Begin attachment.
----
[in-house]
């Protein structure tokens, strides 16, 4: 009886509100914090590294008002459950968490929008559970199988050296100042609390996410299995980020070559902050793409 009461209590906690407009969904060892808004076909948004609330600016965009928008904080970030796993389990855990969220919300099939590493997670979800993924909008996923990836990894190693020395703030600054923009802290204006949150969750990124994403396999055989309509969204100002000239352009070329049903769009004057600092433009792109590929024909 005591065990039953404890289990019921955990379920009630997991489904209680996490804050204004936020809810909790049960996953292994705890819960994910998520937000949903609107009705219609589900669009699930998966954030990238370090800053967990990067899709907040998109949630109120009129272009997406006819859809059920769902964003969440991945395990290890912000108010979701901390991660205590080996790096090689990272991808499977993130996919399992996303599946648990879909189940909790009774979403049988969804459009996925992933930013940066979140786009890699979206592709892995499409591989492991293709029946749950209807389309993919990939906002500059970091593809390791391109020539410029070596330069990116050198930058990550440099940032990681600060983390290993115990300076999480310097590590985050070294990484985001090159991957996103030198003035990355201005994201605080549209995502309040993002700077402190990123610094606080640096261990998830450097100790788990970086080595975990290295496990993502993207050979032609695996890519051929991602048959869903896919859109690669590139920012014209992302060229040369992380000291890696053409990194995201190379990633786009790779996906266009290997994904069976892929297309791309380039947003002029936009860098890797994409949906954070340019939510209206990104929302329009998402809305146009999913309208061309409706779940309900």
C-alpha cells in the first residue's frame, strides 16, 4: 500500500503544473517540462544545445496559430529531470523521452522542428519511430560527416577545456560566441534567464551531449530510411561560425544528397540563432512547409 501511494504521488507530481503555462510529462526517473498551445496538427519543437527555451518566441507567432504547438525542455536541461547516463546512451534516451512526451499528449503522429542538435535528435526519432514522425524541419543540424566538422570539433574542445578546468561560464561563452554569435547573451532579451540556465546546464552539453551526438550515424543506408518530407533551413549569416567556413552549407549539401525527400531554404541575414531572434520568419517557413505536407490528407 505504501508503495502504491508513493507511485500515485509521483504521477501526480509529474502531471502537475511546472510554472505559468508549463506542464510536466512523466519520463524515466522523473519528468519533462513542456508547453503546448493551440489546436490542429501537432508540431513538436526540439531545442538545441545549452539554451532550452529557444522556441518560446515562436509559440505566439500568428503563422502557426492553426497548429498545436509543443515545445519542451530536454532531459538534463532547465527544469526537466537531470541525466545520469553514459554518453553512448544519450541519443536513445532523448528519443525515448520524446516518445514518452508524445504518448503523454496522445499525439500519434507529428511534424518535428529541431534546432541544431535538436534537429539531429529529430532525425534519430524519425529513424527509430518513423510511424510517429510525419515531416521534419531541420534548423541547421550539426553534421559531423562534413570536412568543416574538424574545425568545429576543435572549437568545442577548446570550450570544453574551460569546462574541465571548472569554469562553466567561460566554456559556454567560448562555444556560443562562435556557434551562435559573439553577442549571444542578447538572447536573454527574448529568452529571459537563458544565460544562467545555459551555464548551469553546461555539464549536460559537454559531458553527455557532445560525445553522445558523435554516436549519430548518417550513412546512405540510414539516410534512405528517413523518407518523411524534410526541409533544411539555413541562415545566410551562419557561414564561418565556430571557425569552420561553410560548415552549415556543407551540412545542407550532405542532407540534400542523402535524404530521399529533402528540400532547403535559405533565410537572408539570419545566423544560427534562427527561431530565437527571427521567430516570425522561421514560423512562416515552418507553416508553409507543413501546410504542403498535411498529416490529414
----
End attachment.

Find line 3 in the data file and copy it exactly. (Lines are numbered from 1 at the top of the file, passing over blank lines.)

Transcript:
C-alpha cells in the first residue's frame, strides 16, 4: 500500500503544473517540462544545445496559430529531470523521452522542428519511430560527416577545456560566441534567464551531449530510411561560425544528397540563432512547409 501511494504521488507530481503555462510529462526517473498551445496538427519543437527555451518566441507567432504547438525542455536541461547516463546512451534516451512526451499528449503522429542538435535528435526519432514522425524541419543540424566538422570539433574542445578546468561560464561563452554569435547573451532579451540556465546546464552539453551526438550515424543506408518530407533551413549569416567556413552549407549539401525527400531554404541575414531572434520568419517557413505536407490528407 505504501508503495502504491508513493507511485500515485509521483504521477501526480509529474502531471502537475511546472510554472505559468508549463506542464510536466512523466519520463524515466522523473519528468519533462513542456508547453503546448493551440489546436490542429501537432508540431513538436526540439531545442538545441545549452539554451532550452529557444522556441518560446515562436509559440505566439500568428503563422502557426492553426497548429498545436509543443515545445519542451530536454532531459538534463532547465527544469526537466537531470541525466545520469553514459554518453553512448544519450541519443536513445532523448528519443525515448520524446516518445514518452508524445504518448503523454496522445499525439500519434507529428511534424518535428529541431534546432541544431535538436534537429539531429529529430532525425534519430524519425529513424527509430518513423510511424510517429510525419515531416521534419531541420534548423541547421550539426553534421559531423562534413570536412568543416574538424574545425568545429576543435572549437568545442577548446570550450570544453574551460569546462574541465571548472569554469562553466567561460566554456559556454567560448562555444556560443562562435556557434551562435559573439553577442549571444542578447538572447536573454527574448529568452529571459537563458544565460544562467545555459551555464548551469553546461555539464549536460559537454559531458553527455557532445560525445553522445558523435554516436549519430548518417550513412546512405540510414539516410534512405528517413523518407518523411524534410526541409533544411539555413541562415545566410551562419557561414564561418565556430571557425569552420561553410560548415552549415556543407551540412545542407550532405542532407540534400542523402535524404530521399529533402528540400532547403535559405533565410537572408539570419545566423544560427534562427527561431530565437527571427521567430516570425522561421514560423512562416515552418507553416508553409507543413501546410504542403498535411498529416490529414